MEDIA: Getting the scoop on Powerful Media’s Inside.com - Kurt Andersen and the gang at Powerful Media have gathered together some marquee journalist names for their new media-centric Web site. Claire Atkinson looks at what they’re cooking

Powerful Media, the independent start-up formed by Kurt Andersen, Deanna Brown and Michael Hirschorn, has been performing a delicate balancing act with the press over the past few weeks.

Powerful Media, the independent start-up formed by Kurt Andersen, Deanna Brown and Michael Hirschorn, has been performing a delicate balancing act with the press over the past few weeks.

Powerful Media, the independent start-up formed by Kurt Andersen,

Deanna Brown and Michael Hirschorn, has been performing a delicate

balancing act with the press over the past few weeks.



The trio has attracted a lot of unwanted attention with its new Web site

for the entertainment in-dustry. Newsweek recently wrote about

Inside.com, but editor-in-chief Hirschorn says his company is trying to

avoid the usual pre-launch hype. Instead, Powerful Media is

concentrating on reaching potential paying subscribers through

interviews with a selection of handpicked trade magazines.



Public relations professionals are just one potential audience of the

site. Inside.com has already attracted dollars 5 million in funding from

investors (including Flatiron Partners) and has caught the imaginations

of the brightest brains from the biggest books.



Even before the early May launch, Powerful Media has lured staff from

Variety, Rolling Stone and Advertising Age. These journalists will work

alongside newspaper reporters from The Wall Street Journal and USA

Today.



The idea for the site came from Andersen, who launched the satirical

magazine Spy, was editor-in-chief of New York magazine and last year

published a novel. Andersen says he chatted to friend James Cramer,

co-founder of TheStreet.com, about providing something that catered to

media enthusiasts in the same way finance and sports sites do for those

fanatics.



Hirschorn, a former editor-in-chief at Spin magazine, had a similar

idea, and the two, who had previously worked together at New York,

decided to plot their professional destiny in cyberspace.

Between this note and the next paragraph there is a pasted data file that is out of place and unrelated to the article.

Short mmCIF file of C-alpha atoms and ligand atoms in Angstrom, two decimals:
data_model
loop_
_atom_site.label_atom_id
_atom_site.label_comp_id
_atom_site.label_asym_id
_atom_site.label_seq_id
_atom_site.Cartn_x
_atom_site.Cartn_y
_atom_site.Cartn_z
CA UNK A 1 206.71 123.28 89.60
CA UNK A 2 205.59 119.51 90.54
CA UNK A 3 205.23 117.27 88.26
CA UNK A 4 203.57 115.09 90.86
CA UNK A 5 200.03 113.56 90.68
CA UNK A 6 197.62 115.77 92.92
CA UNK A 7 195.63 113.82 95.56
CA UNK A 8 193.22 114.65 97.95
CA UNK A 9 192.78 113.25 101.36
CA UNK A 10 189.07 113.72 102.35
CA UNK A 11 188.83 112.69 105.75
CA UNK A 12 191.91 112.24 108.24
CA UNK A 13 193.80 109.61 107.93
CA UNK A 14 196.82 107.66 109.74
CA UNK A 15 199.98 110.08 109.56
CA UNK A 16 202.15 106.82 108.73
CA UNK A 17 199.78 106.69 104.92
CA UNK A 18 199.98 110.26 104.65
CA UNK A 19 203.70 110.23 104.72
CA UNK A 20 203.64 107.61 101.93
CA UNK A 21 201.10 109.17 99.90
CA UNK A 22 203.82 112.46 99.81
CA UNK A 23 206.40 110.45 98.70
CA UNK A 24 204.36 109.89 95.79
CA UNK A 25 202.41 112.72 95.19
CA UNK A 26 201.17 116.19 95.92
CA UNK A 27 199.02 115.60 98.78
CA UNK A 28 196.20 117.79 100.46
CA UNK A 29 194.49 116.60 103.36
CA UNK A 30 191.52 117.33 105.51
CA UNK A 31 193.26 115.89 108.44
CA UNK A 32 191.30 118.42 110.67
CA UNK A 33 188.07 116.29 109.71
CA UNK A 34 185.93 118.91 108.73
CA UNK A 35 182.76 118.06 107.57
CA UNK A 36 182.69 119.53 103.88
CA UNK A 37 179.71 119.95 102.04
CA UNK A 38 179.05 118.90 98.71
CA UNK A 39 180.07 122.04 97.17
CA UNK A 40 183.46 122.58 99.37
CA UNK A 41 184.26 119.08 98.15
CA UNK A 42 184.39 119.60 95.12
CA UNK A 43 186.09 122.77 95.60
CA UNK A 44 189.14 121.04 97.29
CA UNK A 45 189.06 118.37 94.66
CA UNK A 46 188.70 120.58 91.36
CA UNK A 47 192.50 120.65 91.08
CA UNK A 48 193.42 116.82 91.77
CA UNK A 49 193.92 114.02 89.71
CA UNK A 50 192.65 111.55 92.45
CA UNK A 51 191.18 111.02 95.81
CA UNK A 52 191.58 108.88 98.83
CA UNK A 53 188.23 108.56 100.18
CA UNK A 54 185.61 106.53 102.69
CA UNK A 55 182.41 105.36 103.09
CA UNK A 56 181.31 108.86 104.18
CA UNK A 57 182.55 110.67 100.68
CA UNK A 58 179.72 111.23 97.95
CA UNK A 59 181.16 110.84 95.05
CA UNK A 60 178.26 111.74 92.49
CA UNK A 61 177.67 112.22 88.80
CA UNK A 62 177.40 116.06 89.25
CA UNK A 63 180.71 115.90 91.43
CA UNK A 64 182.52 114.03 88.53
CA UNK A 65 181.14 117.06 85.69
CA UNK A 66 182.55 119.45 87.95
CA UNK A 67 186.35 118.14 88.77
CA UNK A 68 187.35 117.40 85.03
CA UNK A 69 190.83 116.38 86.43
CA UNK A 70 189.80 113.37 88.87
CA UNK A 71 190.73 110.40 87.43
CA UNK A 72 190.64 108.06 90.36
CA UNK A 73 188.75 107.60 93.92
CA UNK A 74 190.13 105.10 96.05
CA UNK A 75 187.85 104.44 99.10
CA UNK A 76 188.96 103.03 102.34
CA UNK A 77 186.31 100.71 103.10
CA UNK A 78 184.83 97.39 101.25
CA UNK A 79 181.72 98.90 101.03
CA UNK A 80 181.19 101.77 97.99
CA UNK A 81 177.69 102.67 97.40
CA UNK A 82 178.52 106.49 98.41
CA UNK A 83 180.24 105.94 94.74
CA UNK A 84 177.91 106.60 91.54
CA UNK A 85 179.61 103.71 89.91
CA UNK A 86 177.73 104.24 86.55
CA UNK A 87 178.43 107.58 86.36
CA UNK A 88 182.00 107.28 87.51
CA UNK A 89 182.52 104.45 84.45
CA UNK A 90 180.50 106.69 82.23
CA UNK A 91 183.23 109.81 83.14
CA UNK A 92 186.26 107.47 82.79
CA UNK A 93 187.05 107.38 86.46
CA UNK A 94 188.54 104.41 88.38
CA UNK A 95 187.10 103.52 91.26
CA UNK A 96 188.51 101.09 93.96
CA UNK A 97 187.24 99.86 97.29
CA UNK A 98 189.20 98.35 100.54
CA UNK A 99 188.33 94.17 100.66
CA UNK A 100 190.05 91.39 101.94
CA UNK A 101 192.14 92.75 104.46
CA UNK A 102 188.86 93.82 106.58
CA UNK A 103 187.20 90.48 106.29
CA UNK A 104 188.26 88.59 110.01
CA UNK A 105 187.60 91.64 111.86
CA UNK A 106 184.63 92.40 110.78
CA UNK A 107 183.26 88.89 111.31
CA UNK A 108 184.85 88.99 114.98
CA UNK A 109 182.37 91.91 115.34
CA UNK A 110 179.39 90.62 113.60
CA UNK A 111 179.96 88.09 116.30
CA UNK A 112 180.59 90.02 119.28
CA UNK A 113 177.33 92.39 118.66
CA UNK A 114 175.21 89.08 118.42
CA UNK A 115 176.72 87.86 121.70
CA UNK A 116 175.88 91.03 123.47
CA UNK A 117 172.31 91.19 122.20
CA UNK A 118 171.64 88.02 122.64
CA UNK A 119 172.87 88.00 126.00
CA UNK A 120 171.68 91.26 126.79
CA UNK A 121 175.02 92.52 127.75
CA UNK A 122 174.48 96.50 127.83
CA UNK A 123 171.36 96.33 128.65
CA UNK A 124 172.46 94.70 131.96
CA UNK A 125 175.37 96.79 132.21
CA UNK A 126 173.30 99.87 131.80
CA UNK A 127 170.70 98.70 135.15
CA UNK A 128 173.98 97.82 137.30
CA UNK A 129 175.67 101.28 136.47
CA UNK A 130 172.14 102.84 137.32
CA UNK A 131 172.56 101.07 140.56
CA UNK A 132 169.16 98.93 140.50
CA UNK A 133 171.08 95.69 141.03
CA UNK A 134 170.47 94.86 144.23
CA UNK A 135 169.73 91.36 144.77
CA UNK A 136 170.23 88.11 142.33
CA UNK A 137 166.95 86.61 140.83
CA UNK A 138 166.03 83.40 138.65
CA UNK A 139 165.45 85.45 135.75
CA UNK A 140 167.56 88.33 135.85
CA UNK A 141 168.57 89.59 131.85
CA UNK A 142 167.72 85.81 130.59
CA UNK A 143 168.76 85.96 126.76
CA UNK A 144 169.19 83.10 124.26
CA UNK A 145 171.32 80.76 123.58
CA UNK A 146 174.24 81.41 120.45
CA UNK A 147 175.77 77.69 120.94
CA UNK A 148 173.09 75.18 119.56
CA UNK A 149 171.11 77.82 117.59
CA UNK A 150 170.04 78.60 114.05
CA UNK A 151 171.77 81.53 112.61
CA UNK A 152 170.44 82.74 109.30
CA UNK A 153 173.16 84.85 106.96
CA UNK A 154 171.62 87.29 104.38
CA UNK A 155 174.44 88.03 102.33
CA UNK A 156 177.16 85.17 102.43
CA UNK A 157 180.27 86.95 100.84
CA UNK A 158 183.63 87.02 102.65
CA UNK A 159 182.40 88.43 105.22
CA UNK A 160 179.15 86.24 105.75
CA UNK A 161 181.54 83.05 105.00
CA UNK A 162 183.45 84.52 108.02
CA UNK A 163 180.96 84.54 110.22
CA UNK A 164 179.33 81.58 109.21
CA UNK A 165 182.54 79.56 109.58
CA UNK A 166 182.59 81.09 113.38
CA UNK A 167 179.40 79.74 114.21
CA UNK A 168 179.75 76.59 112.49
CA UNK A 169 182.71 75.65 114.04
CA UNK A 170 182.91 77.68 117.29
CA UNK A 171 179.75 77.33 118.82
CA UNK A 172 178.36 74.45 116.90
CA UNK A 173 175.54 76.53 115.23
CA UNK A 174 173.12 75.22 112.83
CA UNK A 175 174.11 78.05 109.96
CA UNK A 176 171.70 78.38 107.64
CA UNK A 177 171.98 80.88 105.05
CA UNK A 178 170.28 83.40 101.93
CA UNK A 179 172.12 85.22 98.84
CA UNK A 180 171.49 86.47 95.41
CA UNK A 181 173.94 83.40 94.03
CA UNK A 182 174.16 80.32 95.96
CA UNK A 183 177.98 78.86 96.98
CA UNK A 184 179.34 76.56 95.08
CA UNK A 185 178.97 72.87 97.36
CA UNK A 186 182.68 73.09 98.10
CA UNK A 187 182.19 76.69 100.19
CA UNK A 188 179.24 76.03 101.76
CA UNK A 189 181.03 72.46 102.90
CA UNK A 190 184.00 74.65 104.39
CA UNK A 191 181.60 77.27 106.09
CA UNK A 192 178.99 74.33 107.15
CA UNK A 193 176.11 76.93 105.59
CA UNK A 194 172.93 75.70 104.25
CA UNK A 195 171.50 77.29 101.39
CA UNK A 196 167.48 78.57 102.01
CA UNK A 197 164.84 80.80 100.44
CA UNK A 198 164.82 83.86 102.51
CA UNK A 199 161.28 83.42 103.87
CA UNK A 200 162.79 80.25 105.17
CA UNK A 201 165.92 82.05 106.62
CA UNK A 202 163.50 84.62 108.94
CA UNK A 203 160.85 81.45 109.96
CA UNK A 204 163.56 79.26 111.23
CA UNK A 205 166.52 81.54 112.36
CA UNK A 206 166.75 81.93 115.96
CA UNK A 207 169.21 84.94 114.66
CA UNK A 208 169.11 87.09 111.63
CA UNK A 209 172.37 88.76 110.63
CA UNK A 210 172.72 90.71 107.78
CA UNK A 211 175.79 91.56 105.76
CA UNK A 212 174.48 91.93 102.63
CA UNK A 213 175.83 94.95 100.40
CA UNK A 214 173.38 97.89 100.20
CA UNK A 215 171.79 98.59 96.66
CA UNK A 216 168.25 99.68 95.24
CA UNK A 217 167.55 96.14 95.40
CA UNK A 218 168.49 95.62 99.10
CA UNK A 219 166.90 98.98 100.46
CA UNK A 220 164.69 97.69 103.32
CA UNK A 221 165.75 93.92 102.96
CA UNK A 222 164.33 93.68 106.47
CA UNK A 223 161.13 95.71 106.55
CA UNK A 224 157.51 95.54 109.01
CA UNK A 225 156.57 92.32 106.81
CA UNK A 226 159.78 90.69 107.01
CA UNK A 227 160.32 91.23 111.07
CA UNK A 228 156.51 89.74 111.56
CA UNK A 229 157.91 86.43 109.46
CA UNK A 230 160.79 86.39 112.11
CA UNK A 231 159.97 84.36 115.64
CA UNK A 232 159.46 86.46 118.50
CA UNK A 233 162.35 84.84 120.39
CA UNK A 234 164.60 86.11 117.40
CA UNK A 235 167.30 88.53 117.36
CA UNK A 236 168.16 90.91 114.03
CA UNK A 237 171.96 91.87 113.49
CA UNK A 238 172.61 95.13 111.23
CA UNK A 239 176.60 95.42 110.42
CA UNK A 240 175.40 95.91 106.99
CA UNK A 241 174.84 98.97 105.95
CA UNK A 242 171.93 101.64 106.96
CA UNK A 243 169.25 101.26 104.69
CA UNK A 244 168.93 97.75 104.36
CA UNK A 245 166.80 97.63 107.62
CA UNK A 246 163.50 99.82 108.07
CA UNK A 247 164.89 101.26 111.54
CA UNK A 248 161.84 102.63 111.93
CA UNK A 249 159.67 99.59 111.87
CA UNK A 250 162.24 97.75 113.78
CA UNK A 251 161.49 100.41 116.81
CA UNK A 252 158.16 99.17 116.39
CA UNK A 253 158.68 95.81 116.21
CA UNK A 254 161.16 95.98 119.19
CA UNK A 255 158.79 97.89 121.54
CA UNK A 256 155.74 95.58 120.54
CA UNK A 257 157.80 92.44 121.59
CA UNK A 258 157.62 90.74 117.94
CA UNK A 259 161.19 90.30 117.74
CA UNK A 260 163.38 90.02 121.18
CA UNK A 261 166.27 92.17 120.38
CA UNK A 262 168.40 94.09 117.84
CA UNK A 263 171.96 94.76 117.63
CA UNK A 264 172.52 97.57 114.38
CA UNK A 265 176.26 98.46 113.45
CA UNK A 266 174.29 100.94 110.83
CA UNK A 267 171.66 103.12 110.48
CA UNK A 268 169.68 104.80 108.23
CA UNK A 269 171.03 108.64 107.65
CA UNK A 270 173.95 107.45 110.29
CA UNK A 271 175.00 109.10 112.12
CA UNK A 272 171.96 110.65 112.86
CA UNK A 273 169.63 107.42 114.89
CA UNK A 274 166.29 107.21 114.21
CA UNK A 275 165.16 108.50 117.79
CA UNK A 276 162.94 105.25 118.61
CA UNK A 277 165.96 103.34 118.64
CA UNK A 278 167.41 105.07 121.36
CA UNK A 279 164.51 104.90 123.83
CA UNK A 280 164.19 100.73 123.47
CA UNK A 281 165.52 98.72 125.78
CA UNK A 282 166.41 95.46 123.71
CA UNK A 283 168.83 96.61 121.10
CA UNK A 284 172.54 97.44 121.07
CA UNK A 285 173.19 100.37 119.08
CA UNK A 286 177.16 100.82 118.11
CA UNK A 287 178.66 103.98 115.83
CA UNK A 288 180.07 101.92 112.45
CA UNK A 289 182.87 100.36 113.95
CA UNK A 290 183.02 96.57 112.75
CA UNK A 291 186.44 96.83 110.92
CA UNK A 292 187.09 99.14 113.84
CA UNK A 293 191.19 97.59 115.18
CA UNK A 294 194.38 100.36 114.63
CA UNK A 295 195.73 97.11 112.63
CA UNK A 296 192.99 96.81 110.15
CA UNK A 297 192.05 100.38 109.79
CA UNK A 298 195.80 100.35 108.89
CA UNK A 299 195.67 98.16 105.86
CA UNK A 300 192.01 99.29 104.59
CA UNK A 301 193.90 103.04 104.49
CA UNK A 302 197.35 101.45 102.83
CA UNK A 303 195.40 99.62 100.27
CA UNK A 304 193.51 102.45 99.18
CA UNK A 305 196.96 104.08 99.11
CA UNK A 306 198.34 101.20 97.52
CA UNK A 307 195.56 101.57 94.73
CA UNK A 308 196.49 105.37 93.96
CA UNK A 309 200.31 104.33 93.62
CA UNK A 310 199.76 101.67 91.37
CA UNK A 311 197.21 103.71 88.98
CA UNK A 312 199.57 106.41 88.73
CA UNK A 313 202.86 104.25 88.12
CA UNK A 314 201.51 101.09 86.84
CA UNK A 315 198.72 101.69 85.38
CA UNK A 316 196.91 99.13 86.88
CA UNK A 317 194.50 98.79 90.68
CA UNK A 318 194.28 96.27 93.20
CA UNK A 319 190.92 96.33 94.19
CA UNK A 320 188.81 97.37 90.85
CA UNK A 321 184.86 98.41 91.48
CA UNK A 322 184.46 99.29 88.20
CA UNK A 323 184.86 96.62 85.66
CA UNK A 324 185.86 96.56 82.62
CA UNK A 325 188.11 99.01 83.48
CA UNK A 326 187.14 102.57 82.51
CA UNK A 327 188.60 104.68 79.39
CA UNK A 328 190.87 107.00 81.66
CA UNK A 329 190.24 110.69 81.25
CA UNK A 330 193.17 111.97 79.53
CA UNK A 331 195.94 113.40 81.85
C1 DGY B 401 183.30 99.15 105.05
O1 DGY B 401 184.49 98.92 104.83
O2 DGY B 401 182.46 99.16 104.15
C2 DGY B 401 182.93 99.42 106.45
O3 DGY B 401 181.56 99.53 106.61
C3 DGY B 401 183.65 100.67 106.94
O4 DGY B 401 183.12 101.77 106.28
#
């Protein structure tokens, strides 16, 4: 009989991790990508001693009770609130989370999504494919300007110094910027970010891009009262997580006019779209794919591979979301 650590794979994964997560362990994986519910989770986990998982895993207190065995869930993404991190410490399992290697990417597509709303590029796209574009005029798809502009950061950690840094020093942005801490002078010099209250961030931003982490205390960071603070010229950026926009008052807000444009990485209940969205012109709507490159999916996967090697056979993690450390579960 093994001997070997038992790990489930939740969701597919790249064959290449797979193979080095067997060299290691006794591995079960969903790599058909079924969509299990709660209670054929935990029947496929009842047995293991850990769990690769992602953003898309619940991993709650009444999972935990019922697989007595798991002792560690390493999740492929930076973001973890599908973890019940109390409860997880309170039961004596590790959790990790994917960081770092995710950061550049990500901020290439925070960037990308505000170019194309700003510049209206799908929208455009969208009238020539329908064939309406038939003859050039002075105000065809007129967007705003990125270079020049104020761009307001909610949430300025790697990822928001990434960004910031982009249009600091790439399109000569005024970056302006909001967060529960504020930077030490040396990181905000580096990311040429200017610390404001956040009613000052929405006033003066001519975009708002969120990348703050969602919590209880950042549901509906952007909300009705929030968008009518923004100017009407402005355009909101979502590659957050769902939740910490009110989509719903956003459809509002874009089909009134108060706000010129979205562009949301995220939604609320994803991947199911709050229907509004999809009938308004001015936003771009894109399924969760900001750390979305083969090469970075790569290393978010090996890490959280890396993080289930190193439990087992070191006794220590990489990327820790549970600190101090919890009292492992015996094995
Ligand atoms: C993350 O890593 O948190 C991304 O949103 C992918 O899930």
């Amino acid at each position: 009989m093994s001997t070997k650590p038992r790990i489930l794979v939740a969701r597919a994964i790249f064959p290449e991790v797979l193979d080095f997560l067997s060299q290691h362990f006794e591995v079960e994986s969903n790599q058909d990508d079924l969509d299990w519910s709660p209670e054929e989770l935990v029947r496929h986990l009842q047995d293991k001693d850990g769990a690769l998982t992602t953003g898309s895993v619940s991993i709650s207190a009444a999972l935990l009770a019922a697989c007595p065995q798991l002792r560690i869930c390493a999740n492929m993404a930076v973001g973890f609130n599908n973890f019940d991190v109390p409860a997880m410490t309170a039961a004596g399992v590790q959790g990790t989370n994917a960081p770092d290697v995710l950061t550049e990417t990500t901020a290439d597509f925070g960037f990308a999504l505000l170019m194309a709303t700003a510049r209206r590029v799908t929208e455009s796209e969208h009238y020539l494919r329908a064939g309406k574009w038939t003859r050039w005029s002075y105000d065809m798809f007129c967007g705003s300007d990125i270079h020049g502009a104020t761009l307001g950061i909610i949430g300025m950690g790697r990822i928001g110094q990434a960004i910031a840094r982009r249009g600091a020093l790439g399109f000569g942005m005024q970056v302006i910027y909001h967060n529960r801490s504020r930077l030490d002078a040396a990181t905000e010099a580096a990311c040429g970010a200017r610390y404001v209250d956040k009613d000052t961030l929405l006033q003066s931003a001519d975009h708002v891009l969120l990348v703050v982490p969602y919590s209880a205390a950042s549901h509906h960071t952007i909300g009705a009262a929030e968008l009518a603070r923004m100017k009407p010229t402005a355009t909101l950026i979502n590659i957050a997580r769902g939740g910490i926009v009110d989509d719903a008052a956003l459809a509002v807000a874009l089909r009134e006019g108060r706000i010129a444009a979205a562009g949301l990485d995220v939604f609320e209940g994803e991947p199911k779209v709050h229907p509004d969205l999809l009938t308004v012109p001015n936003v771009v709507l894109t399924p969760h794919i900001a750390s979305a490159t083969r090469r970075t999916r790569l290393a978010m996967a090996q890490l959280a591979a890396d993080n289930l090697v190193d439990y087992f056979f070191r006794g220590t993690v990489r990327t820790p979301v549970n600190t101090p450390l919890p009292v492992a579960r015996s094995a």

It is a bold move, considering that the Web does not lack for media

sites.



Powerful Media is located in a pitiful district on Manhattan’s West

Side.



The building on 11th Avenue may be surrounded by urban degradation but

the elevators carry a chic crowd to dot-coms on three floors. Inside.com

shares the building with Screamingmedia.com, the content site of

advertising guru Jay Chiat, and Martha Stewart’s Web operations. On the

13th floor, Inside.com’s reporting team (the site intends to hire about

50) taps away on fruit-colored iMacs with each position separated by

steel angle-poise lamps.



At the far end of the room, next to the only window, Andersen and

Hirschorn unveil their work in progress. The opening page offers a lead

story of the day and carries six options down the left-hand side: TV,

film, media, music, books and digital news. These allow people to dig

deeper into their respective industries while gaining a perspective on

what’s happening in the communications field at large.



For those interested in the media industry, Inside.com will carry

statistics revealing the number of ad pages carried by individual titles

plus the latest circulation figures. The site also carries a Cappell’s

circulation report and a TV news column, penned by Andrew Tyndall, which

discusses how many minutes individual anchors and their subjects receive

on the nightly newscasts.



There is a section that details the latest mergers and acquisitions

activity, also enabling readers to keep up with so-called ’co-opetition’

agreements (companies that compete but are also involved in

alliances).



A segment called Daily Digest will act as a meta search engine,

providing links to the main trade magazines’ Web sites as well as

compressing news stories carried by industry fax and newsletters.



There won’t be any executive profiles as such but Andersen says if PR